Whether you call it a quilt, doona or duvet, this is an important part of your bedding to consider, and not just in the winter months! When buying a quilt you need to think about what suits you in terms of warmth, weight, upkeep and other considerations such as allergies or asthma. Here is a brief rundown of what you need to keep in mind when buying a quilt and what options might best suit your needs.
Quilts are measured in GSM (weight measured by grams per square metre). Generally, the heavier the quilt (higher GSM), the warmer it is.
Sometimes people like to rate warmth of quilts by ‘blanket warmth’ – the equivalent number of wool blankets that would give the same level of warmth. Blanket warmth uses a scale from one to four, one being cool and four being very warm, however the problem is the warmth of a wool blanket is completely subjective since there are so many types of wool blankets! Blanket Warmth ratings should always be used as a guide only.
Loft refers to the thickness of the filling inside the quilt. Loft will vary depending on the type of filling and because of this does not necessarily refer to the warmth of a quilt, however a quilt that keeps its loft over its lifetime is considered important in terms of quality and durability.
Quilt filling materials
Most quilts come with a cotton or cotton blend cover but as our mothers used to tell us, it’s what’s inside that counts. Here is a list of the types of quilt fillings along with their varying qualities and benefits.
Wool is a fantastic option for someone who prefers a natural fibre filling for their quilt. While most people associate wool products with winter and warmth, wool quilts are very breathable and are great at regulating body temperature so if you’re after a year long quilt or if you’re a warm sleeper this could be a good choice. Allergy sufferers and asthmatics should be aware that wool is not naturally hypoallergenic, however many companies now treat their wool to offer hypoallergenic qualities so you should check the individual product. Wool quilts are usually dry clean only but again, some companies are treating their wool to become washing machine friendly so check the individual product.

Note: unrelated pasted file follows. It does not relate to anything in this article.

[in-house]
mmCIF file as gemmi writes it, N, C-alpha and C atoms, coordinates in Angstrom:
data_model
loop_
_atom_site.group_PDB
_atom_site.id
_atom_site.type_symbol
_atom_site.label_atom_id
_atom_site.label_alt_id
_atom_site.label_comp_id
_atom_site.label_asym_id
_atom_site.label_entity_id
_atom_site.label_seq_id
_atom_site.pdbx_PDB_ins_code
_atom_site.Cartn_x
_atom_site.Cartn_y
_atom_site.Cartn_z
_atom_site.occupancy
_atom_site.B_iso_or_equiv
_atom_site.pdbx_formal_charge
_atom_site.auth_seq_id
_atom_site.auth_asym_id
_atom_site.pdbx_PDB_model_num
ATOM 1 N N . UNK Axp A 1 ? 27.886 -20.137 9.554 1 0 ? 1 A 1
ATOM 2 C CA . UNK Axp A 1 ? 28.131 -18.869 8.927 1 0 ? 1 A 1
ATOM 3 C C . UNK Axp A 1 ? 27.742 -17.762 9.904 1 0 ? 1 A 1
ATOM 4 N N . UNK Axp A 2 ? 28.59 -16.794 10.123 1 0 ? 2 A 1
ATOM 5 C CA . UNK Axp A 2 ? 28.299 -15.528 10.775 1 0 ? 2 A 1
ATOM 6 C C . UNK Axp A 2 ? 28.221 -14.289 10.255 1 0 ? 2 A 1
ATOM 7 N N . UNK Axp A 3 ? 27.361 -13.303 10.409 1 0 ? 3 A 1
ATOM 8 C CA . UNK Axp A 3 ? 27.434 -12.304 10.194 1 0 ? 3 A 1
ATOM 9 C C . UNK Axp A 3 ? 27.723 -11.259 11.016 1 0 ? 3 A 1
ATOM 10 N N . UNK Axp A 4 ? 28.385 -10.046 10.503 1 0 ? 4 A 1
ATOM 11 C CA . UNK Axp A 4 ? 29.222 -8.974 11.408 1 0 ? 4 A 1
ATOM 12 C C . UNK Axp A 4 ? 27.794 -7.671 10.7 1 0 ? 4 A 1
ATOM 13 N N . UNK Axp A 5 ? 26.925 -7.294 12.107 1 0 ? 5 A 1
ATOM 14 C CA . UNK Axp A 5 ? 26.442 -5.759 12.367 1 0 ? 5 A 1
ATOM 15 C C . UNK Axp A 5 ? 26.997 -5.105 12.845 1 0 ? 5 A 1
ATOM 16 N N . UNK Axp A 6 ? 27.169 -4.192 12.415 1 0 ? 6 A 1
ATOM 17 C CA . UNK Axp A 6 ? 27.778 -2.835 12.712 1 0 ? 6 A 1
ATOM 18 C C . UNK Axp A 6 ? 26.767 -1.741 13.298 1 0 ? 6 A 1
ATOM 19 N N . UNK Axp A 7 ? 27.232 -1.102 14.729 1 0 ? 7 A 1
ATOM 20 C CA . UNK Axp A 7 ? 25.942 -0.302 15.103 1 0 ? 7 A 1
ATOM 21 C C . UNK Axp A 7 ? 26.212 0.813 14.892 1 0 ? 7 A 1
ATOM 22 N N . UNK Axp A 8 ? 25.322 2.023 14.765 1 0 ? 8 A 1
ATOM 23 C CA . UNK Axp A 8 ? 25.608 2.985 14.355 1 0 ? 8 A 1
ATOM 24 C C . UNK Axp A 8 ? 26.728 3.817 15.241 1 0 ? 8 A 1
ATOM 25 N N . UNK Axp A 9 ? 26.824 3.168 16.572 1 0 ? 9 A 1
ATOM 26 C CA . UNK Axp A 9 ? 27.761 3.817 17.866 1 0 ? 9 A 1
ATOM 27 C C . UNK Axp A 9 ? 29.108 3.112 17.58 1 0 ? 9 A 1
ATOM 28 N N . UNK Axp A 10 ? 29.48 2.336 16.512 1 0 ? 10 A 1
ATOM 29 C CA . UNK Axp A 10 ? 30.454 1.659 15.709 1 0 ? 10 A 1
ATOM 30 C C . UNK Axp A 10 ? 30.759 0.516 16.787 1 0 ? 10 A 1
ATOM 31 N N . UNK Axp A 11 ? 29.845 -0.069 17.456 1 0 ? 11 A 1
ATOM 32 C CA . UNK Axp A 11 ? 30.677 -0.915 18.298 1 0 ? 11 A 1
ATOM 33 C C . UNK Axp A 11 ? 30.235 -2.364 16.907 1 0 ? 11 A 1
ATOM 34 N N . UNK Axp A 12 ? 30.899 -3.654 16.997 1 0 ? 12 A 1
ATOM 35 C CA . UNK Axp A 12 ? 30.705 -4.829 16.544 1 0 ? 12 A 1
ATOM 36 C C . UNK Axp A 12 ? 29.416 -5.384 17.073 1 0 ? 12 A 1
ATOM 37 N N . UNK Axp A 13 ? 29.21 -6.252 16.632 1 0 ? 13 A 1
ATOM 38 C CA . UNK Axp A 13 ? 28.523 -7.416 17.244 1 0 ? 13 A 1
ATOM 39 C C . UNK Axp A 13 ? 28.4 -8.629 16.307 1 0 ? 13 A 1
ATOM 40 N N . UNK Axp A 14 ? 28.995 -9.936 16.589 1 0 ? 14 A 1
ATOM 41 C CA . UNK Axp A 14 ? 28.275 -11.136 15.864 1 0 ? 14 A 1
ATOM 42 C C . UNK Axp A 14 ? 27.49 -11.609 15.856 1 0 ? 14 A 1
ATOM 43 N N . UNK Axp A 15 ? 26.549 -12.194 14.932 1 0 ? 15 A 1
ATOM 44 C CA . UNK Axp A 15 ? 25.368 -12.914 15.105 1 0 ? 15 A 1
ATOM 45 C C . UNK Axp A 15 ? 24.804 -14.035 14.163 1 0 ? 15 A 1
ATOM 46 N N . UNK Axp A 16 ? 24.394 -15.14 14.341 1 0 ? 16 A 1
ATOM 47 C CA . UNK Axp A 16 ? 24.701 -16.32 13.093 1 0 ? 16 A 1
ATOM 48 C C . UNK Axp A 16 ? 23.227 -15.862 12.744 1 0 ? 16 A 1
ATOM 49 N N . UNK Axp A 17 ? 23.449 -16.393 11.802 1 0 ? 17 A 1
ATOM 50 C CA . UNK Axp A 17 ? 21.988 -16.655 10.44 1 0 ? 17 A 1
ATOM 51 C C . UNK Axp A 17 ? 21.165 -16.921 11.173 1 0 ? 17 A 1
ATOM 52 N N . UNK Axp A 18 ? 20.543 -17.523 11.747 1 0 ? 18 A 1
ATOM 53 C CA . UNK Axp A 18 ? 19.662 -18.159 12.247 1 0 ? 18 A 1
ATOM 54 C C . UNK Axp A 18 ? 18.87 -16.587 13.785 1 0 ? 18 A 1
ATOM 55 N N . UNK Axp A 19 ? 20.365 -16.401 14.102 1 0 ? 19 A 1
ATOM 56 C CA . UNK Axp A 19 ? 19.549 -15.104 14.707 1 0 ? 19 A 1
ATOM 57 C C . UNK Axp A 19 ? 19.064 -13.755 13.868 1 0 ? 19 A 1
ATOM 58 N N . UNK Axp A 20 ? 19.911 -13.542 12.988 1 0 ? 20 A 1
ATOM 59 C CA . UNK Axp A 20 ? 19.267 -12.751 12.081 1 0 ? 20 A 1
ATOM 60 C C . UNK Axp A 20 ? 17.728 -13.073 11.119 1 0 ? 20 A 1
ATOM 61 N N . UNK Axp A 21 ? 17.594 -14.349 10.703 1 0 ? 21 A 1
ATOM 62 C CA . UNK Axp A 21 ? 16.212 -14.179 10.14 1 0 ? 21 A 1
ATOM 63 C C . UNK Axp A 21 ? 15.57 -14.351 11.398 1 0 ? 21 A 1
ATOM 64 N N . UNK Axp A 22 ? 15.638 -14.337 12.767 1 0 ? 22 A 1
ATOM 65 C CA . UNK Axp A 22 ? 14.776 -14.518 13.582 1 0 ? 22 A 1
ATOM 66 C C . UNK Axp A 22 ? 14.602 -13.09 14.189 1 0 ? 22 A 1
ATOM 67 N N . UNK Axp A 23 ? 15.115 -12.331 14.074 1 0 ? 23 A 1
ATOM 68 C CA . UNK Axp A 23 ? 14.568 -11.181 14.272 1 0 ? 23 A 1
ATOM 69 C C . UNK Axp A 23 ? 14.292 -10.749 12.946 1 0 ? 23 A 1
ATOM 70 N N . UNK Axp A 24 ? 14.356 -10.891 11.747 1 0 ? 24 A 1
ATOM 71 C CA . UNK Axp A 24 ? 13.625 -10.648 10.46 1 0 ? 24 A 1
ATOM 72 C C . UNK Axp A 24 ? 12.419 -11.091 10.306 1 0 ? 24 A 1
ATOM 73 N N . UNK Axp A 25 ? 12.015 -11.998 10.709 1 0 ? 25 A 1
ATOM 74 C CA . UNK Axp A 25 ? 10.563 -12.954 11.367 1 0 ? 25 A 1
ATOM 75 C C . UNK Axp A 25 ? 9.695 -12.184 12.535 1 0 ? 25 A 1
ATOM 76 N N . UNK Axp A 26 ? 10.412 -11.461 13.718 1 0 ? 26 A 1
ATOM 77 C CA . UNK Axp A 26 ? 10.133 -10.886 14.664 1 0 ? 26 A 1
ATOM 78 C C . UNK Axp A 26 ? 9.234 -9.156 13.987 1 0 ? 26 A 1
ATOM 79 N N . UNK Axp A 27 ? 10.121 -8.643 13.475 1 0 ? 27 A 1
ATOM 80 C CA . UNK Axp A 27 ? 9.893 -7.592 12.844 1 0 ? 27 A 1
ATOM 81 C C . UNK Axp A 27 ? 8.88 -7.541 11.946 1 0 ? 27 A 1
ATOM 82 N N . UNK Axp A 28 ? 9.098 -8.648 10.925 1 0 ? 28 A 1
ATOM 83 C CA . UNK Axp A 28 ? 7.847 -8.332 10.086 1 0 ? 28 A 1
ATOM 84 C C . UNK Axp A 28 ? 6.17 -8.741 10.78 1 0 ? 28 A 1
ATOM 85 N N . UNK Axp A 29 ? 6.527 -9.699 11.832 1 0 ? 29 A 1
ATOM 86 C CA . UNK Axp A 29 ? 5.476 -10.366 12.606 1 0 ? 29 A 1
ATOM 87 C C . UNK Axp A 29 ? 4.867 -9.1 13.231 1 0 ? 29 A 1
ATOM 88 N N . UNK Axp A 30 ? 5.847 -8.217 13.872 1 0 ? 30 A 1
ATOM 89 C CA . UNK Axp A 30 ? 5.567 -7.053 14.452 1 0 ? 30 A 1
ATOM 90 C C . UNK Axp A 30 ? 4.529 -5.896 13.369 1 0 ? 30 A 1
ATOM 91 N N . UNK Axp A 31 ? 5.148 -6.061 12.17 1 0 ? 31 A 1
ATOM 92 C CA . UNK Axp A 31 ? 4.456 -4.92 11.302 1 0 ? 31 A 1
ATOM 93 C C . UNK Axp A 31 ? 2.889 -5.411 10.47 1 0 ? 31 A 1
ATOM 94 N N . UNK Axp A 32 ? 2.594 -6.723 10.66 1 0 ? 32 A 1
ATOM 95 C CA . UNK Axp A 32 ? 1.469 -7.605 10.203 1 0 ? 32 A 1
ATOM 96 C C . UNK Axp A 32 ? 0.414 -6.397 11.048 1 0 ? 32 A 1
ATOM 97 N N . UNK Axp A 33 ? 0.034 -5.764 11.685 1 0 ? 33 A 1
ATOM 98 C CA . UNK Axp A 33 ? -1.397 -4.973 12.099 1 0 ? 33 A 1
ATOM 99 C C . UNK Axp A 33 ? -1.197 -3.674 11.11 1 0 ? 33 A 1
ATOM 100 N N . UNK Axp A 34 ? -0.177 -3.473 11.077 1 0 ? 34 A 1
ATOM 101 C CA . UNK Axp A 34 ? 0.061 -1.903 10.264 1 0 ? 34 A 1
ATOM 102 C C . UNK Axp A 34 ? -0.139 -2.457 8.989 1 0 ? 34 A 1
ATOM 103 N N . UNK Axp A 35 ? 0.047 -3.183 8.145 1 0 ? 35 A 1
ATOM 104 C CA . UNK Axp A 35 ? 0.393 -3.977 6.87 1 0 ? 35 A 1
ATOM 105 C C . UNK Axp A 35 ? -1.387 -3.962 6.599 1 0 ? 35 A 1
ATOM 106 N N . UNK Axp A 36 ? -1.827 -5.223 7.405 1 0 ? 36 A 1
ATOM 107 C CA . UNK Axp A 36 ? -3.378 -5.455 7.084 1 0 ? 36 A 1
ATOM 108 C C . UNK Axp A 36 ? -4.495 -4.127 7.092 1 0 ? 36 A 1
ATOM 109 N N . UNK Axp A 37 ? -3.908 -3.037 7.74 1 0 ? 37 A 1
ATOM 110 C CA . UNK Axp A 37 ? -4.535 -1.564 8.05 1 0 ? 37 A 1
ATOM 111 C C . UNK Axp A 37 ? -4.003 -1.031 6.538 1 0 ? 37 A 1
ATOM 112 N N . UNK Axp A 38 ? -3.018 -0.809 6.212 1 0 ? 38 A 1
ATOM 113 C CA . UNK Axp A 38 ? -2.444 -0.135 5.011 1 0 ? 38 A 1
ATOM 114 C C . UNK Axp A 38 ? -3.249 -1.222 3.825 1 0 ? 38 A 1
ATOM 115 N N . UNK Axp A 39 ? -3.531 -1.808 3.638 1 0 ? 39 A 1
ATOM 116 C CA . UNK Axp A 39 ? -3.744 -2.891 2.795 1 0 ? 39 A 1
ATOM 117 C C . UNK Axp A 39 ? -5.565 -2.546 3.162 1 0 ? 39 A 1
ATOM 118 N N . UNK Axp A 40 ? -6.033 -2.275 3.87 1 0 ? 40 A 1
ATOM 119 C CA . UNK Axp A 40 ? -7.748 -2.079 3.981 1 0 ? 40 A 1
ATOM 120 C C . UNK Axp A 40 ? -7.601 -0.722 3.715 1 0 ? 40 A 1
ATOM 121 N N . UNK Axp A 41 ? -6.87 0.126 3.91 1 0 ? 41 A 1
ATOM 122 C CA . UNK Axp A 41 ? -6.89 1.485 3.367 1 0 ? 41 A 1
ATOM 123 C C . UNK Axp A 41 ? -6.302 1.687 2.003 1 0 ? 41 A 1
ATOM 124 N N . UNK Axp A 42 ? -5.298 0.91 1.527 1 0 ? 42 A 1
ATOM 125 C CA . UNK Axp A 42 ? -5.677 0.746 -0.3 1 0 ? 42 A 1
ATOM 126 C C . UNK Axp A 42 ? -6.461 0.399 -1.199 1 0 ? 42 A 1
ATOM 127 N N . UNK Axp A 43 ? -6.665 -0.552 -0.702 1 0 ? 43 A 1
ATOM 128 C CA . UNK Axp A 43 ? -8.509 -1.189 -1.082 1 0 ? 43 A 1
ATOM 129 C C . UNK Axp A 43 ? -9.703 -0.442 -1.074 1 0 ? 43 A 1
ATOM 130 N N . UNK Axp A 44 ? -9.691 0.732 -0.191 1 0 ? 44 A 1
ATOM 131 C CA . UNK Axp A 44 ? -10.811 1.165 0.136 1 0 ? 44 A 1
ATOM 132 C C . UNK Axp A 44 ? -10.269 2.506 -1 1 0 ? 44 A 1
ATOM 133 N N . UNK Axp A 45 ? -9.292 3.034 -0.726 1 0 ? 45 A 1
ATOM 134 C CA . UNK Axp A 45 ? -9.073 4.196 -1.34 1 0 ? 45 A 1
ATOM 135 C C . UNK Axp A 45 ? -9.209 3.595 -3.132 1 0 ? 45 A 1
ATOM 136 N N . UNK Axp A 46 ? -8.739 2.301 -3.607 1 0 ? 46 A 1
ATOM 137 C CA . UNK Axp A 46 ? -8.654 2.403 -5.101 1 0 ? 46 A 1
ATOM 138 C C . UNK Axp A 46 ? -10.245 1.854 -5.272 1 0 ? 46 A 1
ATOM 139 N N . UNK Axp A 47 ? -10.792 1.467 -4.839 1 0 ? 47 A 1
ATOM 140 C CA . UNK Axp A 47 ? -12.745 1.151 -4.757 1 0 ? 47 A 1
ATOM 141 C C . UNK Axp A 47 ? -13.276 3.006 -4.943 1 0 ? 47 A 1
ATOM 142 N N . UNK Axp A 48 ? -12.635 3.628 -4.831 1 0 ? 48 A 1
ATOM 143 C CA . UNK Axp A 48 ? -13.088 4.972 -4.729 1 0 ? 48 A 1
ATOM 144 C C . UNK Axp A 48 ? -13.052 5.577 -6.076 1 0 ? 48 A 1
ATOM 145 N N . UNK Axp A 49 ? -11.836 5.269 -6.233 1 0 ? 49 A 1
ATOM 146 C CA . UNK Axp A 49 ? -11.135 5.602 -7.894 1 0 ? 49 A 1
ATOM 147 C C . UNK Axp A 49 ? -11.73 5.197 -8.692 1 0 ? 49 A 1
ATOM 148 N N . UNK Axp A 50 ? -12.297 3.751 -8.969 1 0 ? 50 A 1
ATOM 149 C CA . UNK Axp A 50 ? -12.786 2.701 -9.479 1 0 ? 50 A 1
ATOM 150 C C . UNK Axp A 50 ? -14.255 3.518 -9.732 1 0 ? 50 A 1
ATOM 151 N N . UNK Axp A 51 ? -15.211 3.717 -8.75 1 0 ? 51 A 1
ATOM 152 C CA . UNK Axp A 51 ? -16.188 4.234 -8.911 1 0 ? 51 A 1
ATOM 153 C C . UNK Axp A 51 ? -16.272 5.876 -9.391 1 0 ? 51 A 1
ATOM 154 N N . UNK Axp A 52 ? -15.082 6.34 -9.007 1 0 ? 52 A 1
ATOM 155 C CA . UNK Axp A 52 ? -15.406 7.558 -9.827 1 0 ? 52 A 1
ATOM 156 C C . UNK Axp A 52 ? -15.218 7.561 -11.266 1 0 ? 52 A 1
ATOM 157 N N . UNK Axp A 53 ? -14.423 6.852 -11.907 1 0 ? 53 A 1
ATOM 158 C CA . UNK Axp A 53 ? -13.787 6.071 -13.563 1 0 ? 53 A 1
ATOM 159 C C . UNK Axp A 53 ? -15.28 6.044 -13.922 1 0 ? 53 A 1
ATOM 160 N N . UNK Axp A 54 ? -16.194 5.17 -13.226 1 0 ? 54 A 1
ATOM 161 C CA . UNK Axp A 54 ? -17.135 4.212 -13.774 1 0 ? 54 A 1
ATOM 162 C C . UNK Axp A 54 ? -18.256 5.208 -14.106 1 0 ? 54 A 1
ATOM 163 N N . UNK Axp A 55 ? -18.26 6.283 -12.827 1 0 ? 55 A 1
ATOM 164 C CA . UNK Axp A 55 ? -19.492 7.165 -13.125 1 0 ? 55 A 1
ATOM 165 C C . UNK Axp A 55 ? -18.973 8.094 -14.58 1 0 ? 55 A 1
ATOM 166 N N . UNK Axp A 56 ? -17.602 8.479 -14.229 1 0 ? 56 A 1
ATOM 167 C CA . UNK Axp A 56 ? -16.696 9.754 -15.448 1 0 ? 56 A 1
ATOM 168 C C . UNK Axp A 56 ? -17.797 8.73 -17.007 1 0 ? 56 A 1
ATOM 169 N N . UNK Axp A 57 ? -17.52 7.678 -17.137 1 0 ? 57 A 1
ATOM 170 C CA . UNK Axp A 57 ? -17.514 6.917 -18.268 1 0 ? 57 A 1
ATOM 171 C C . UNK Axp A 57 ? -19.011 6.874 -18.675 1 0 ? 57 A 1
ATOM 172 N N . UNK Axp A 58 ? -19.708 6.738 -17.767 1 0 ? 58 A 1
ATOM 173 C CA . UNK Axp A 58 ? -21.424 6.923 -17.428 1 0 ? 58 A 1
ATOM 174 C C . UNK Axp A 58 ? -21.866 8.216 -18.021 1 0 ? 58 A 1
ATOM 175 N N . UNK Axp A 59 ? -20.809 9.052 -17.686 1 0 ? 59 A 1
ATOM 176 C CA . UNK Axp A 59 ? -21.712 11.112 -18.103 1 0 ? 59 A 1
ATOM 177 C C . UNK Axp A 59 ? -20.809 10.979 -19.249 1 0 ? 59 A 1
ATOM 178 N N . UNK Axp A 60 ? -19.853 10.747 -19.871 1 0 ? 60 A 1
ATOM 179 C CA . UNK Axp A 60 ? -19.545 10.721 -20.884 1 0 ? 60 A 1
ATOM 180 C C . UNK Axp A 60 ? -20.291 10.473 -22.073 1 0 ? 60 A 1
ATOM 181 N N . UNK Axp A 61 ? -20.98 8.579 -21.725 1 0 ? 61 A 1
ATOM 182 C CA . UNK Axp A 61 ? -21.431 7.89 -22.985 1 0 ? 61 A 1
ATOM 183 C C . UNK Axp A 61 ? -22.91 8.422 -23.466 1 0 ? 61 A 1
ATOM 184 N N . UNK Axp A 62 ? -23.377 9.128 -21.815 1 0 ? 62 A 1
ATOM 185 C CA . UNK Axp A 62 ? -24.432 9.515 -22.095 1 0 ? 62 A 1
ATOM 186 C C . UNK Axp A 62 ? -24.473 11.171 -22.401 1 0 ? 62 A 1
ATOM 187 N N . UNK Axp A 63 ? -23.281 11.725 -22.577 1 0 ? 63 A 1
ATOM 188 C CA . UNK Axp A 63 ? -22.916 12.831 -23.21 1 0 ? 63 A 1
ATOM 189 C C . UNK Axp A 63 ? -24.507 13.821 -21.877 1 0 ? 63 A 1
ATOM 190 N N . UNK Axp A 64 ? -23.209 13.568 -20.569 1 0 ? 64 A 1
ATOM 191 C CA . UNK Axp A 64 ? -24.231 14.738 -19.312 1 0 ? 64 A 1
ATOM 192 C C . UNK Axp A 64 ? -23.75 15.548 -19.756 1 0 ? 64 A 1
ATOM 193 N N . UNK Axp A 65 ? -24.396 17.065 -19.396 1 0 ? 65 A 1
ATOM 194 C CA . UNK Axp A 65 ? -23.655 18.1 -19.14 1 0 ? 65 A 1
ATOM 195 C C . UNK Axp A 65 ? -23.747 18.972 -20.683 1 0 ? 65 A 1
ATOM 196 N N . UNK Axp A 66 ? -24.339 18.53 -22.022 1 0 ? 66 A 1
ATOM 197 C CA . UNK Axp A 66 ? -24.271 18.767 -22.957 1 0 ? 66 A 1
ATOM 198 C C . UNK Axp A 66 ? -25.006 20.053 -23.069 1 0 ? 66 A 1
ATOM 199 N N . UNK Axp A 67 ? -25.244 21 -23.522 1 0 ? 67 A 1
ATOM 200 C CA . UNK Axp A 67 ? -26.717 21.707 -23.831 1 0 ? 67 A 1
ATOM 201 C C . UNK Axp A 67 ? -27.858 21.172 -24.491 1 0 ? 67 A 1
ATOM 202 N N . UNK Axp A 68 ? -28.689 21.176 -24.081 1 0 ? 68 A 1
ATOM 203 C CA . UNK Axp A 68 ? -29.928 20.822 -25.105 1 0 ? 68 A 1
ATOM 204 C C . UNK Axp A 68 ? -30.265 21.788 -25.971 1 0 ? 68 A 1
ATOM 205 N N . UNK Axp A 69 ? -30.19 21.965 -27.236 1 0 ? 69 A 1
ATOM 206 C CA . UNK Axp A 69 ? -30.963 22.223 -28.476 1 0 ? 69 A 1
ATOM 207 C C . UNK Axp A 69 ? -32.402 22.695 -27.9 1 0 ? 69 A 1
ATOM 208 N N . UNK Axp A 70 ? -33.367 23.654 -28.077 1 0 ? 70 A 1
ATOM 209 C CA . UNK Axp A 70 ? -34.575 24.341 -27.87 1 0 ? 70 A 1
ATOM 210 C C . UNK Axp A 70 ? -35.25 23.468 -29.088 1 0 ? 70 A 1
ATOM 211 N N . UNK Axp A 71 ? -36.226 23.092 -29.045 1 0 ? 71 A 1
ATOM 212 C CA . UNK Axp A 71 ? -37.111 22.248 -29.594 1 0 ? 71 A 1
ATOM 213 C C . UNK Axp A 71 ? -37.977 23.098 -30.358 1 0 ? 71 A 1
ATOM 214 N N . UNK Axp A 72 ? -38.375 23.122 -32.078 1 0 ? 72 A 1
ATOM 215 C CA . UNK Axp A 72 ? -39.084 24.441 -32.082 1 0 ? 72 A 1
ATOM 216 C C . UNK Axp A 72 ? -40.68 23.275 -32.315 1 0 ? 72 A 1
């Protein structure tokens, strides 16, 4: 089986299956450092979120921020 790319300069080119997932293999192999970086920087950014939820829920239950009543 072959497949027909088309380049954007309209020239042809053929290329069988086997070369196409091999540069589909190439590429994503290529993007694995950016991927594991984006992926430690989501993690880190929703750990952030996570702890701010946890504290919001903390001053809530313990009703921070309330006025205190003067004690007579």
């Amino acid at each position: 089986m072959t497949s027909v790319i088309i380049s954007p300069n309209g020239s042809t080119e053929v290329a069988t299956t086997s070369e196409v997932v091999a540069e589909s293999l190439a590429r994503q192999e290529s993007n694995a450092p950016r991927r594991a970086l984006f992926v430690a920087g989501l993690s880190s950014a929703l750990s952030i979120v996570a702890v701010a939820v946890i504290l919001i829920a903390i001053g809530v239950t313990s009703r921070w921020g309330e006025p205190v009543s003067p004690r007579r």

Microfibre is a great option as a quilt filling for people who want something they can throw in to the washing machine at home. Microfibre is also super fast drying which is perfect for washing but also for sweaty sleepers. If you like the luxurious soft feel of down quilts but not the hefty price tag attached, a Microfibre quilt may be a great alternative for you as this fabric offers a similar level of softness and warmth. Microfibre is also a good option for allergy sufferers as it is hypoallergenic.
Wool Blend Quilts
A wool blend quilt is usually made of 50% wool and 50% polyester fibre, which is perfect for people who love the warmth of wool but who want a lighter quilt. A wool blend quilt is also great for busy people as they are machine washable as opposed to 100% wool quilts that usually need to be dry cleaned.
Dacron is a trademarked brand of Polyester fibre filling, marketed for its special ‘hollofil’ technology. Dacron quilts are light and fluffy with a filling that is resistant to flattening making it warmer and more durable. Like all polyester quilts, these are washing machine friendly and hypoallergenic for peace of mind.
Feather & Down Quilts
On a duck or a goose, feathers are the protective outer layer and down is the soft, fluffy feathers with no quills underneath. In a quilt, you may notice there’s a blend of feathers and down used as filling. The higher the percentage of down used in the quilt the softer, lighter and warmer the quilt will be. Feather & Down quilts are super warm because they trap in your body heat, just as if you were a duck! You may notice that the filling may move around so it is recommended that you give your quilt a good shake every now and then to maintain loft and freshness.
Polyester quilts are filled with a polyester fibre filling, making them great value, washing machine friendly and durable. They are usually a lighter style of quilt. Polyester quilts are also a good option for allergy sufferers, in contrast to natural fibre quilts such as feather and wool.
Because cotton is naturally light and breathable, a cotton filled quilt is a great choice if you’re after a lighter quilt for the warmer months or if you tend to run hot when you sleep. Cotton filled quilts are usually washing machine friendly as well as durable for a longer life.